IF YOU know someone who receives Meals on Wheels services, there's a fair chance Ray Callaghan will be the one to ring the doorbell and deliver their meal.
The former teacher is one of nearly 18,000 people in Toowoomba who donate their time to organisations or charities - and that number continues to rise.
The latest census employment data, has revealed the Garden City is quickly becoming "the Giving City'', with about 1200 more residents admitting to volunteer work compared with data five years ago.
One in five people aged 15 and over now complete some form of charity work each year in the 4350 post code, and Toowoomba is still way ahead of the national average of 19 per cent.
Mr Callaghan, who retired in 2014 and has always been a volunteer, said he started with Meals on Wheels because of the satisfaction it brought to his life.
"I want to make them feel happy and contribute to their lives, let them know that they are still part of the community and people care for them," he said.
"It's about meeting the people, from all ranges of ages and lifestyles.
"They've all had experiences, some have done well (in life), some haven't.
"But they've all got a story to tell, so they give back to me as well."
Toowoomba Meals on Wheels manager Maxine Thornton said the service has experienced a massive upswing in volunteers over the past five years, partially because of Work For The Dole recipients and people with disabilities.
But she said just as many were walking through the door to lend a hand simply because it's the right thing to do.
"We've got 288 active members now, (and) we have taken on a lot of people with disabilities and their carers," Mrs Thornton said.
"Another thing that's helped us is the Work for the Dole program, (so) we have a lot of people who have to do 15 hours a week to receive Centrelink payments.
"But we'd have some in their early 20s and uni students who help out - they do it from the heart because they want to be here.
"It certainly is encouraging and we are really lucky here in Toowoomba, because we have a great community spirit."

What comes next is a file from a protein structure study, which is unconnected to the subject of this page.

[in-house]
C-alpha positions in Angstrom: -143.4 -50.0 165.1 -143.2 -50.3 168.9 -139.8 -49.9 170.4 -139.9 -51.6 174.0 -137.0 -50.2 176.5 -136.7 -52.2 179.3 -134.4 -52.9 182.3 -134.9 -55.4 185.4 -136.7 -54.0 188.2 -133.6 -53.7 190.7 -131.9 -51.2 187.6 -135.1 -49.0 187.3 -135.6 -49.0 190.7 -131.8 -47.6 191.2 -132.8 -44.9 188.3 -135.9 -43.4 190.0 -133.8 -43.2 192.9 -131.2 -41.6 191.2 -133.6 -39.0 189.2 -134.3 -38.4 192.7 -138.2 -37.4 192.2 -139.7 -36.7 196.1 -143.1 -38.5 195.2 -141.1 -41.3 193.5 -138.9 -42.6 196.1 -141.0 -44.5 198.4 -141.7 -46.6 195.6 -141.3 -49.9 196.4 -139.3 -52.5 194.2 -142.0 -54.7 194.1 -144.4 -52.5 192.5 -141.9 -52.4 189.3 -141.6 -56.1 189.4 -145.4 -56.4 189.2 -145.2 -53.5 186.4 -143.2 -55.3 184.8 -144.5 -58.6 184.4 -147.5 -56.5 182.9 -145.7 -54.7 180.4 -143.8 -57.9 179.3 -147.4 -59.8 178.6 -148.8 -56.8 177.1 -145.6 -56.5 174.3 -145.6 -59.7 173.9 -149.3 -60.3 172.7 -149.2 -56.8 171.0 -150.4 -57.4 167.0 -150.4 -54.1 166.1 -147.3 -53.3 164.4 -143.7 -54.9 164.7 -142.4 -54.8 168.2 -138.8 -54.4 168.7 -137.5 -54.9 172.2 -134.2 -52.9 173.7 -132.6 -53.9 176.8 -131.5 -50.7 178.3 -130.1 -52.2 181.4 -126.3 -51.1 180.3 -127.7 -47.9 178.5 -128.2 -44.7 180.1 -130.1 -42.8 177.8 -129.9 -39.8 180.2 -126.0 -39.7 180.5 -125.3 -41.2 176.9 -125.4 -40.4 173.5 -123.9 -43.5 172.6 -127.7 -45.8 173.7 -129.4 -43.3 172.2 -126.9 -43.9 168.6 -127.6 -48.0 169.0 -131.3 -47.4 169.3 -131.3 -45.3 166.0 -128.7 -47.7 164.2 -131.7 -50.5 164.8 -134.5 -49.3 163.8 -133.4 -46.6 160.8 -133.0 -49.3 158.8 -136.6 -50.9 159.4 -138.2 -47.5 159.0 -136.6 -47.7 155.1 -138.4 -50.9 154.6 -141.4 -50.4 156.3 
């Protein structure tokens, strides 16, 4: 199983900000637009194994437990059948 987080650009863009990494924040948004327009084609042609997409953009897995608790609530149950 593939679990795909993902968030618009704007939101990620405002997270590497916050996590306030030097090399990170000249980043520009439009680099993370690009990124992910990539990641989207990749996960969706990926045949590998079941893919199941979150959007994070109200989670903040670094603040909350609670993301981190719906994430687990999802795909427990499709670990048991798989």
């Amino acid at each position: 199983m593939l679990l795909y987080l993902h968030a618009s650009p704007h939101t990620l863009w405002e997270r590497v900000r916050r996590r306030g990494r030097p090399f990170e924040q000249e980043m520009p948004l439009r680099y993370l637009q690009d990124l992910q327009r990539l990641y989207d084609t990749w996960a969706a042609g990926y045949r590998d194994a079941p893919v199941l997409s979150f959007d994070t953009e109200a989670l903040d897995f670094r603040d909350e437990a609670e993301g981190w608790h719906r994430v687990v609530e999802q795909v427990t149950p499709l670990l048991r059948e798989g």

The increase in vlunteering is not the only revealing fact in the latest 2016 census data about Toowoomba, whose residents now drive to work more than ever before.
More than 71 per cent of respondents to the survey said they drove to work, up from 68 per cent in 2011.
Less than one per cent catch public transport.
Much like the rest of the country, the percentage of residents in full-time work has dropped to 57.6 per cent, while the unemployment rate increased two per cent.
Some of the figures about Toowoomba from the latest census employment data include:
JOBS: Full-time jobs are turning into part-time and casual positions in the Garden City, with the number of residents in full-time work staying the same since 2011. In contrast, more than 1100 part-time jobs were created. The unemployment rate went from 5.2% to 7.5%, above the national average (6.9%).
TRANSPORT: More people take the car to work than ever before, with nearly four in five respondents (78.6%) either driving or being driven every day. The number of people taking public transport to work was just 356, or 0.8%.
VOLUNTEERS: Toowoomba residents are volunteering their time more, hitting 17,827 in 2016 compared with 16,675 five years ago.
INCOME: The personal median weekly income in Toowoomba ($649) was very close to the national average ($662), but family incomes ($1538) are falling behind Australia's ($1734). The gap is now wider - in 2011, Toowoomba was just $164 behind the national median, but in 2016 it blew out to $194.
WORK TYPE: Professionals strengthened their title as the top job type in the 4350 postcode, now 21.1% from 19.8%, while jobs listed as "technicians and trades workers" dropped to less than 15%. Labourers, community workers, managers and machinery operators all dropped in 2016, while the percentage of sales workers steadied.
Update your news preferences and get the latest news delivered to your inbox.